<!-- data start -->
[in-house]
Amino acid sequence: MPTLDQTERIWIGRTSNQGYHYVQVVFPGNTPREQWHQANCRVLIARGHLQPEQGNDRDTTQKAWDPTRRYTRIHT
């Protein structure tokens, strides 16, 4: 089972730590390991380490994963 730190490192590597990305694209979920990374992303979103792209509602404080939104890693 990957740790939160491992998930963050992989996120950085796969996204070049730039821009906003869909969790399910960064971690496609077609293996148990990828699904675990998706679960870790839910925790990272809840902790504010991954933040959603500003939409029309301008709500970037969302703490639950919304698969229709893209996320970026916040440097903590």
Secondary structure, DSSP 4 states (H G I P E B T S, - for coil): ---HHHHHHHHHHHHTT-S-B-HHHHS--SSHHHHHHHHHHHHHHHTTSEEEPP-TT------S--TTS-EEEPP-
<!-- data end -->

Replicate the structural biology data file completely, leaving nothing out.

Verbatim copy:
[in-house]
Amino acid sequence: MPTLDQTERIWIGRTSNQGYHYVQVVFPGNTPREQWHQANCRVLIARGHLQPEQGNDRDTTQKAWDPTRRYTRIHT
């Protein structure tokens, strides 16, 4: 089972730590390991380490994963 730190490192590597990305694209979920990374992303979103792209509602404080939104890693 990957740790939160491992998930963050992989996120950085796969996204070049730039821009906003869909969790399910960064971690496609077609293996148990990828699904675990998706679960870790839910925790990272809840902790504010991954933040959603500003939409029309301008709500970037969302703490639950919304698969229709893209996320970026916040440097903590």
Secondary structure, DSSP 4 states (H G I P E B T S, - for coil): ---HHHHHHHHHHHHTT-S-B-HHHHS--SSHHHHHHHHHHHHHHHTTSEEEPP-TT------S--TTS-EEEPP-